Italian American History and Culture

Many history books use the term "melting pot" to describe America and the ethnic heritage modern Americans share. While it is now probably cliché to use this expression, it is a fairly accurate one. Though our country began as colony of Great Britain, millions of people from Germany, Ireland, Africa, Mexico and other countries have immigrated to the United States. Immigrants from Italy have also come to America in droves. Though they came to make a better life for themselves and their children, they also shaped the religious, culinary, and cultural heritage of their new country.

Italian Immigration

While many people think of the American people as descendents of northern European stock, millions of modern Americans are descended from Italian immigrants. In fact, Italian Americans are the fourth largest ethnic group in America. Most of these immigrants came from the southern parts of Italy, like Sicily and Campania, because of the political situation in Italy. Overall, an estimated 5.5 million Italians immigrated to the U.S. between 1820 and 2004. Most of these, about 4 million, came in the period between 1880 and 1920. Now there are 18 million Americans who claim Italian ancestry.

Early Period

Even though the heaviest amount of immigration didn't occur until the late nineteenth century, Italians had an important role in the settlement of the American colonies and even in the creation of the country. In fact one of the earliest "English" explorers who gave England a claim in the New World was actually an Italian, John Cabot, or Giovanni Caboto. It was also another Italian explorer, Giovanni Verrazzano, that discovered New York Harbor. As the colonies grew and flourished, many Italian artists, architects, and sculptors were invited to come to America to help in creating buildings or providing art for the wealthy colonists.

Thomas Jefferson had a close friend who was an Italian immigrant, Filippo Mazzei, who penned the words, "All men are by nature free and independent." These words greatly influenced Jefferson who used them when he in turn penned the Declaration of Independence. And it was another Italian, Constantino Brumidi, who installed the beautiful fresco inside the capitol building of the new country.

Many Italian missionaries were sent by the Catholic Church to the New World. They usually labored and served the Native American populations. Others were sent to the colonies to serve the Catholics who had come to America in order to practice their religion freely. The first Catholic Bishop in the United States was an Italian, Alessandro Geraldini.

While most of the Italian immigrants tended to stay in the northeast, often in the port cities to which the ship arrived, there were pockets of Italian Americans all over the colonies. However, the largest Italian influence continued to be in the northeast. Italian immigrants, though always maintaining many practices from their mother country, were fiercely patriotic to their adopted homeland. They served in the army during the Revolutionary War and during the Civil war, mostly on the Union side.

Main Period of Immigration

For centuries since the collapse of the Roman Empire, Italy had not existed as a single unified entity. Instead, it was a series of principalities each ruled by a different prince, duke, or ruling family. The Italian Unification of 1861 changed all that, but it was not a smooth transition. The new government favored the areas in the north part of Italy, leaving the south with heavy taxes. This largely rural area had many tenant farmers who were no longer able to make a living, especially as the area was heavily populated.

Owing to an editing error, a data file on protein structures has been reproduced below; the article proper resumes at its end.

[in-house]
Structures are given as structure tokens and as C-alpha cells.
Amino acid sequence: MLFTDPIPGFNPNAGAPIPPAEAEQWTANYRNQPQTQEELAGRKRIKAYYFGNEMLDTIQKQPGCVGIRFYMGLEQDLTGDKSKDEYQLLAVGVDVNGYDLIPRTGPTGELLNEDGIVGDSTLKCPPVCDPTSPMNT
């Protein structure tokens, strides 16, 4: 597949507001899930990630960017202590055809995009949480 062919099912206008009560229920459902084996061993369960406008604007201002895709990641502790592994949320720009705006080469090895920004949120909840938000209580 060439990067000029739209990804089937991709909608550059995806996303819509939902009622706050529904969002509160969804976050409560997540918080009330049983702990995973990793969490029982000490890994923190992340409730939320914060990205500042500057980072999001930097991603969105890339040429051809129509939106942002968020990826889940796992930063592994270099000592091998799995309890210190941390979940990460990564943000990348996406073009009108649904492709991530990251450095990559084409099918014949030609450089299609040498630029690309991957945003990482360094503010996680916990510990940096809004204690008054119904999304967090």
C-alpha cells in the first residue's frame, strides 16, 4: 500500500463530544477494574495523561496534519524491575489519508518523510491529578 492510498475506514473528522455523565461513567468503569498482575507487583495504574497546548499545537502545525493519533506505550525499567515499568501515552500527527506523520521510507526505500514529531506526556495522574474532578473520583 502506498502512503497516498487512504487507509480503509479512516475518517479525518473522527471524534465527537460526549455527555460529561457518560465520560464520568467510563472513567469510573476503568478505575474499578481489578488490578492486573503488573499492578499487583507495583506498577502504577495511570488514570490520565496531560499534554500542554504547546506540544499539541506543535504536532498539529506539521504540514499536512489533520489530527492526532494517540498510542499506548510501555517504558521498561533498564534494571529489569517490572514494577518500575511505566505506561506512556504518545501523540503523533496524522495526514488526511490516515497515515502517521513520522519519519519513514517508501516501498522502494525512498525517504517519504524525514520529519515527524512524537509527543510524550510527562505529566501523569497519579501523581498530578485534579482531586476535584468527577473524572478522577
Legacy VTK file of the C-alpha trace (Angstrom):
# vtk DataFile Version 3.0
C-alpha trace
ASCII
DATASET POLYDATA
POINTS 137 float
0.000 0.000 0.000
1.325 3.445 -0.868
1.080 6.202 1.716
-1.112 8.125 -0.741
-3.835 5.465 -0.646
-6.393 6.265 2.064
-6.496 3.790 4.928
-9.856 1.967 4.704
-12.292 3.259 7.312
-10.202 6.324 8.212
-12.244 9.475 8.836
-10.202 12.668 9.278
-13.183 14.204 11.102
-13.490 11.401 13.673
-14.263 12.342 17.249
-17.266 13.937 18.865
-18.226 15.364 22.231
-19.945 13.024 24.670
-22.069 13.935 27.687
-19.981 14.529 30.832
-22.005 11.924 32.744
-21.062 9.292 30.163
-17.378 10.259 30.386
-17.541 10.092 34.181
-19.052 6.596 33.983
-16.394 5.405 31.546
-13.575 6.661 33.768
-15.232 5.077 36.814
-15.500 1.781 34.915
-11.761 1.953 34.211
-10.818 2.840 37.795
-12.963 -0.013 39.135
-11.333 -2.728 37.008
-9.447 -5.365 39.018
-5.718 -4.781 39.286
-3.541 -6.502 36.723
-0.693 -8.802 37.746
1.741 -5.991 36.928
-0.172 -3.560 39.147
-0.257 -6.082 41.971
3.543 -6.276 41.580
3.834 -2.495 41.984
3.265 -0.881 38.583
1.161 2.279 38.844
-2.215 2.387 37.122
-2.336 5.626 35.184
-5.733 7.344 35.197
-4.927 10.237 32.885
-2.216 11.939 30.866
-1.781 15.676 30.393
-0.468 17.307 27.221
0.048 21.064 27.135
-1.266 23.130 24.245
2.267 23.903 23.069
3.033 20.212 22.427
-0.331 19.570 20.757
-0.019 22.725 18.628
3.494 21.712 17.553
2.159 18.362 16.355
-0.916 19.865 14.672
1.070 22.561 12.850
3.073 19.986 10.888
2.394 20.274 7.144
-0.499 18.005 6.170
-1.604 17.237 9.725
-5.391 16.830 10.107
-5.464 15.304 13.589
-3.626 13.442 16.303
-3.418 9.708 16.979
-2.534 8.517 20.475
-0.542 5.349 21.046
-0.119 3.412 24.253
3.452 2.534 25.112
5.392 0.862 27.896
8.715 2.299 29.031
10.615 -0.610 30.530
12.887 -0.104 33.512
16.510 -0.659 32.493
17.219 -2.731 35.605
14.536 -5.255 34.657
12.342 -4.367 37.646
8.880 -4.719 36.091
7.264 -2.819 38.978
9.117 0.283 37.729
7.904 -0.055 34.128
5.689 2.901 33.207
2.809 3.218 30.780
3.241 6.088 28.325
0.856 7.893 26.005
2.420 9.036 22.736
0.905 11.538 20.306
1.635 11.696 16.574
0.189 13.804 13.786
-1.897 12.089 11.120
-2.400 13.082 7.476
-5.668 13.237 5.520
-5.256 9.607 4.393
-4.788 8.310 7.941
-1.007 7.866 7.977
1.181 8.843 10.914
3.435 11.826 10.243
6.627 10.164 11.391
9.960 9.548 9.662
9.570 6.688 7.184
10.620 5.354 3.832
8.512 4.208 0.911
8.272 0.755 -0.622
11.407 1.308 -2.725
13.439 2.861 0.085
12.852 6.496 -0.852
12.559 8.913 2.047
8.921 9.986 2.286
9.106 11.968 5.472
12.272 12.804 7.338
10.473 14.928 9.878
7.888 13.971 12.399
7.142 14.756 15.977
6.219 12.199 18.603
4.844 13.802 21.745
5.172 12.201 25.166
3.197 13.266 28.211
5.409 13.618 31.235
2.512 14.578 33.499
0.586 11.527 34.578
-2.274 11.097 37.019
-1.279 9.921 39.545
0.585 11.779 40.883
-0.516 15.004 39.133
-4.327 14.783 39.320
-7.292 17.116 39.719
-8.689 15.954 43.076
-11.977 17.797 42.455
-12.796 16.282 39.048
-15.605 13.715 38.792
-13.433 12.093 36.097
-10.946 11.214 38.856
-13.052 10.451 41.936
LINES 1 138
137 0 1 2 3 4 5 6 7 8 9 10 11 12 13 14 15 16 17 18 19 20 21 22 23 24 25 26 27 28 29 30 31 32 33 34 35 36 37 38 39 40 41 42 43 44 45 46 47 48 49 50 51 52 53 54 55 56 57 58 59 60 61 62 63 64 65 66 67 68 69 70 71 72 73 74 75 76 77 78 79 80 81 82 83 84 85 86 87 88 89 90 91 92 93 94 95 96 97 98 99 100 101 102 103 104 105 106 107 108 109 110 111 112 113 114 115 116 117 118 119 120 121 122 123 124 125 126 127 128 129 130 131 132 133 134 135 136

Instead, millions of Italians decided to head to America. Most intended to make a new home for themselves over there, while others intended to stay long enough to make their fortune and then return to Italy. Either way, life was not easy once they arrived in the Land of Opportunity. Not only did they not know the language, but they were usually without any education or training to speak of. Thus they were mainly relegated to manual laboring jobs.

To cope with this transition to a strange land with a different language, Italian immigrants, like many other immigrant groups, tended to live very close together in the cities to which they came. These pockets of Italian population were called "Little Italies." Within these communities they helped each other, fed each other, practiced their religion, and kept up many of the familiar customs of their homeland.

These Little Italies became important cultural areas of the cities. Often the Italians would establish restaurants, thus introducing Italian cuisine to America. Pope Leo XIII even sent missionaries to the Little Italies in the U.S. to serve the people there. As immigrants were able to establish themselves, the next generation was able to stay in school and learn trades. Thus they were able to raise themselves to the level of skilled labor, and eventually to professional jobs. In fact, an Italian entrepreneur, Amadeo Giannini, established a bank in San Francisco for the Italian population there, which eventually became Bank of America, one of the largest banks in the country today.

World War I

Events in the world in the years of World War I and immediately afterwards sharply curtailed the numbers of immigrants from all countries, including Italy. Of course, travel is not very safe during war, making many people wait until it is over to leave. Then the U.S. passed the Emergency Quota of 1921 and Immigration Act of 1924. These greatly restricted the number of immigrants who could enter the United States each year. In essence, only 2% of the number of people from that country who were in the U.S. in 1890 were allowed to come into the U.S. each year. Italian immigration levels fell over 90%.